Co-design, co-production and co-dissemination (2015-2017)
Conceptual frame and technical standards
Sustainability science aims to tackle the societal, cultural, technical and scientific challenges resulting from global change in social-ecological systems. It needs a transdisciplinary approach that reflects and integrates scientific and societal perspectives. To make this possible, scientists from different disciplines have to work closely together to co-design, co-produce and co-disseminate new research projects. But up until now most efforts rarely took stakeholders into consideration to identify research questions or to create projects (co-design phase).
Main aim of the working group is to identify the potential and challenges of applying co-design, co-production and co-dissemination in the Future Earth process and its implications on it, to advance methods in such research approaches, and strengthen awareness building on the transdisciplinary character of sustainability science.
The working group will focus on questions regarding the conceptual and practical challenges of transdisciplinary research, the technical support to approaches in sustainability science, incl. quality standards for steps of transdisciplinary processes, and the concepts and techniques of co-design, co-production and co-dissemination as approaches in sustainability science.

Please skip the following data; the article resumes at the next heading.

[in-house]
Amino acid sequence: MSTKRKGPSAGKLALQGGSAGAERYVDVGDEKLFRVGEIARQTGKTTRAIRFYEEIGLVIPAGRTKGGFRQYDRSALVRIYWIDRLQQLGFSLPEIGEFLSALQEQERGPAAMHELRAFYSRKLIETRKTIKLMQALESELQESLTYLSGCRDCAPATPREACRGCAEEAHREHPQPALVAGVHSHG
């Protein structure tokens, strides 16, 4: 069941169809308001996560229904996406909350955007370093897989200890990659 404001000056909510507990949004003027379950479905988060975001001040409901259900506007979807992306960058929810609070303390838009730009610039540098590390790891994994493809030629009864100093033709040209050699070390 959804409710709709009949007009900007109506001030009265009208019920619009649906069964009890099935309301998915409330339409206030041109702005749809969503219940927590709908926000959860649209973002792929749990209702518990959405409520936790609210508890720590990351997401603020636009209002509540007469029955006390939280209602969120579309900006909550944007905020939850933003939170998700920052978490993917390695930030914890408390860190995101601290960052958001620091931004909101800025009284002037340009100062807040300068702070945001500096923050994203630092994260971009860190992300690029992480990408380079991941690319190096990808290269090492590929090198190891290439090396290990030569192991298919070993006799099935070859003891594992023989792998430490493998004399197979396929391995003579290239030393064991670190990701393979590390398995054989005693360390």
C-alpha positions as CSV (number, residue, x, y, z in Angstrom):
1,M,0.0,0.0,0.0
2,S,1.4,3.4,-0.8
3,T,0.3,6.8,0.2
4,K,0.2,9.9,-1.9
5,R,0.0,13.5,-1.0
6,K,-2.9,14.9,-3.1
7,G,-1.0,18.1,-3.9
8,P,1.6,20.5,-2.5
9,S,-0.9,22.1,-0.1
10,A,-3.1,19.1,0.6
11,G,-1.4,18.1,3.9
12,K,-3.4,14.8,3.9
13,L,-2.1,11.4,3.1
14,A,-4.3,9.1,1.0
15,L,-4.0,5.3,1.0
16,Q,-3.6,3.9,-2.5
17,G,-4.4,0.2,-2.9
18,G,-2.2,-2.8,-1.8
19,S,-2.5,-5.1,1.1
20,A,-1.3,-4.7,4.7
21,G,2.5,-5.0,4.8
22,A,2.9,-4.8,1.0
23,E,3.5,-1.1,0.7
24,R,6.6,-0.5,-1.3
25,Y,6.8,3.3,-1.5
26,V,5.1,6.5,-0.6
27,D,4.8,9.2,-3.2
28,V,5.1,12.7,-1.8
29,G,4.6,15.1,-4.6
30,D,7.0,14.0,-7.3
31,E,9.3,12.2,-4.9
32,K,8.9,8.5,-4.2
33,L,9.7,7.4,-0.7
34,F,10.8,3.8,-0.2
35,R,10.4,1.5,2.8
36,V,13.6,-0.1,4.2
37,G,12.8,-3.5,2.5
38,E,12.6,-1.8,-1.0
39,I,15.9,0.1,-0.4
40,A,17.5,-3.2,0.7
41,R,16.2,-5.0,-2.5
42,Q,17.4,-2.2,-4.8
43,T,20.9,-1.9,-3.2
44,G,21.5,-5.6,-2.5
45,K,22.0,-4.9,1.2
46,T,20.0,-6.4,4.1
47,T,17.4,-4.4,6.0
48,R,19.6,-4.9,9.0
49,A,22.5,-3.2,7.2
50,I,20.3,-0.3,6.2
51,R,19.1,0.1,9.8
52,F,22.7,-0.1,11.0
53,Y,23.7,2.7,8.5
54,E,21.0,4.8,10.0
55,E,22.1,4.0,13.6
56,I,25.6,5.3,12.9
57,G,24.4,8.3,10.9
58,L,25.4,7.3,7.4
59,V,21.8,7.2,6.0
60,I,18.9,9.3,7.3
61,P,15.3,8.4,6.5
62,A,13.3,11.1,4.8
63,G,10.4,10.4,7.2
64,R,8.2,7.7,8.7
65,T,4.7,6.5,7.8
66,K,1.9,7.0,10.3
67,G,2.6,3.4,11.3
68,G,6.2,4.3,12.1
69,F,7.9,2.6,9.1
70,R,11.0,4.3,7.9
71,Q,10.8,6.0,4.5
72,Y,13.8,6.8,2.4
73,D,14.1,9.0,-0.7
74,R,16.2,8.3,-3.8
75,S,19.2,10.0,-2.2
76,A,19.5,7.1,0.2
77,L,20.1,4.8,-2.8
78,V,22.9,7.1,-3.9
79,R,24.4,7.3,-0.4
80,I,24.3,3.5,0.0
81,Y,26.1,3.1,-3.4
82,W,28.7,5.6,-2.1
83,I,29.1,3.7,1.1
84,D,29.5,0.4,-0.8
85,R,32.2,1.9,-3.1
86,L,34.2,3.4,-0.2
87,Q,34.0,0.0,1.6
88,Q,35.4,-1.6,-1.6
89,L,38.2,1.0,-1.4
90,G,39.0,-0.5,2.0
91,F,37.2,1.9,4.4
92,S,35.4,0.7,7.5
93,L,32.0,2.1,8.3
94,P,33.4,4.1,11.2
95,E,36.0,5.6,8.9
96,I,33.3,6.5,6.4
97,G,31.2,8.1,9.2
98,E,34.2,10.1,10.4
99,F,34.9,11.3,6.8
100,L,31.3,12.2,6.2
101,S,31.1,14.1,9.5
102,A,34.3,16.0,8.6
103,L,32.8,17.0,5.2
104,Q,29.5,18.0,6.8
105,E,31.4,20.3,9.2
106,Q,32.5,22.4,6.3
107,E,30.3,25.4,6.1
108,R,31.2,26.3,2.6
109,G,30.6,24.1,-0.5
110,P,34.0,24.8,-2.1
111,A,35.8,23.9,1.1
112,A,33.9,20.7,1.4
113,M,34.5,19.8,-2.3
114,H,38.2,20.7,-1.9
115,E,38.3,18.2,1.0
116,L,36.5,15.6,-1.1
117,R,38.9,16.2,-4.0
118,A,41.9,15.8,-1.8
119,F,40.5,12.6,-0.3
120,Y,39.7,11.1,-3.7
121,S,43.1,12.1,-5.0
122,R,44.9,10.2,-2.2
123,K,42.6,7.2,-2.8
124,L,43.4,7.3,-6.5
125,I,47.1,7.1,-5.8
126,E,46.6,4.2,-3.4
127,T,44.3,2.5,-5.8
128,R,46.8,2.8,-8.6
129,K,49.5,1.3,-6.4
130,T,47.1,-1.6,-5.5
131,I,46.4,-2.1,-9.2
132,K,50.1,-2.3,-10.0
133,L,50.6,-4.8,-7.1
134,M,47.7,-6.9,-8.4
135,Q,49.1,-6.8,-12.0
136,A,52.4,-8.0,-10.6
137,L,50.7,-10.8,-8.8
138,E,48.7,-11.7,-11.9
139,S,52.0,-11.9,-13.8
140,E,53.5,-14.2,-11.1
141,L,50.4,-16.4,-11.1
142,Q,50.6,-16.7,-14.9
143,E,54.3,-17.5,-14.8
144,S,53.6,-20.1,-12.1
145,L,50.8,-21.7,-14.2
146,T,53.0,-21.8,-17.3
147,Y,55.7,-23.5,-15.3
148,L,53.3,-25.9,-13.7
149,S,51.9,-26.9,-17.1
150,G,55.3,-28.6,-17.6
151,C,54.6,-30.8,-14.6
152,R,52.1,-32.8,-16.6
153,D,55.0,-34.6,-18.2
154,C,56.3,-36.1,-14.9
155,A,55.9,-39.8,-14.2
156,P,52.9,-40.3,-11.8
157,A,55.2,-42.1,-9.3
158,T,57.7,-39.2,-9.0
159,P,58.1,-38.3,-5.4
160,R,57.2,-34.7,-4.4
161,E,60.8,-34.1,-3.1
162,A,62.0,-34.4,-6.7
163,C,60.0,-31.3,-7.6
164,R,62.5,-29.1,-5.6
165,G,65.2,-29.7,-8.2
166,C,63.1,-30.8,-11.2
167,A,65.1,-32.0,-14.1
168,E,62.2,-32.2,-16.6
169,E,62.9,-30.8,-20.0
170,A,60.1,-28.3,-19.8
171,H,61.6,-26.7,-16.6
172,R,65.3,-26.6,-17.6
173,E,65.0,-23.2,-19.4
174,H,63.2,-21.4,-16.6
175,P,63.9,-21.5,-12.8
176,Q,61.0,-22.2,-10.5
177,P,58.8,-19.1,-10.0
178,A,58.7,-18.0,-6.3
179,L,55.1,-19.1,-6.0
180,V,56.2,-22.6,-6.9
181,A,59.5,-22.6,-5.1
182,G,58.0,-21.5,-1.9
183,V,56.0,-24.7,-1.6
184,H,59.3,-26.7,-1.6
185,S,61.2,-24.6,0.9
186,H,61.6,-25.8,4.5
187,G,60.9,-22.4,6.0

Guiding questions are:
- What is the conceptual framework of co-design, co-production and co-dissemination, looking at project examples in the fields of Citizen Science and participatory research? What approaches already exist to this matter, which benefits for both academics and stakeholders are provided by this kind of research?
- What is needed, in both conceptual and practical/technical terms, to actually employ co-design, co-production and co-dissemination in Future Earth research projects (e.g. regarding representation and participation; organization of projects – boundary organizations; involvement, interaction/transfer and capacity-building of academics and stakeholders)?
- What could quality standards look like for the different phases of the transdisciplinary process? What can be learned from Citizen Science and/or participatory research projects as models for testing and developing such quality standards?
- How is epistemic (i.e. methodological) as well as moral (e.g. related to justice issues) normativity dealt with by participants of transdisciplinary projects; and how could deliberation and conciliation of different viewpoints be approached (common understanding vs. plurality and their respective limits)?
- What is the role of social sciences and humanities/how can social sciences and humanities be effectively embedded in the Future Earth process?
- What changes and challenges would a rigorous adoption of the transdisciplinary approach by Future Earth trigger with regard to the implementation of its research projects and its overall orientation, development and agenda setting?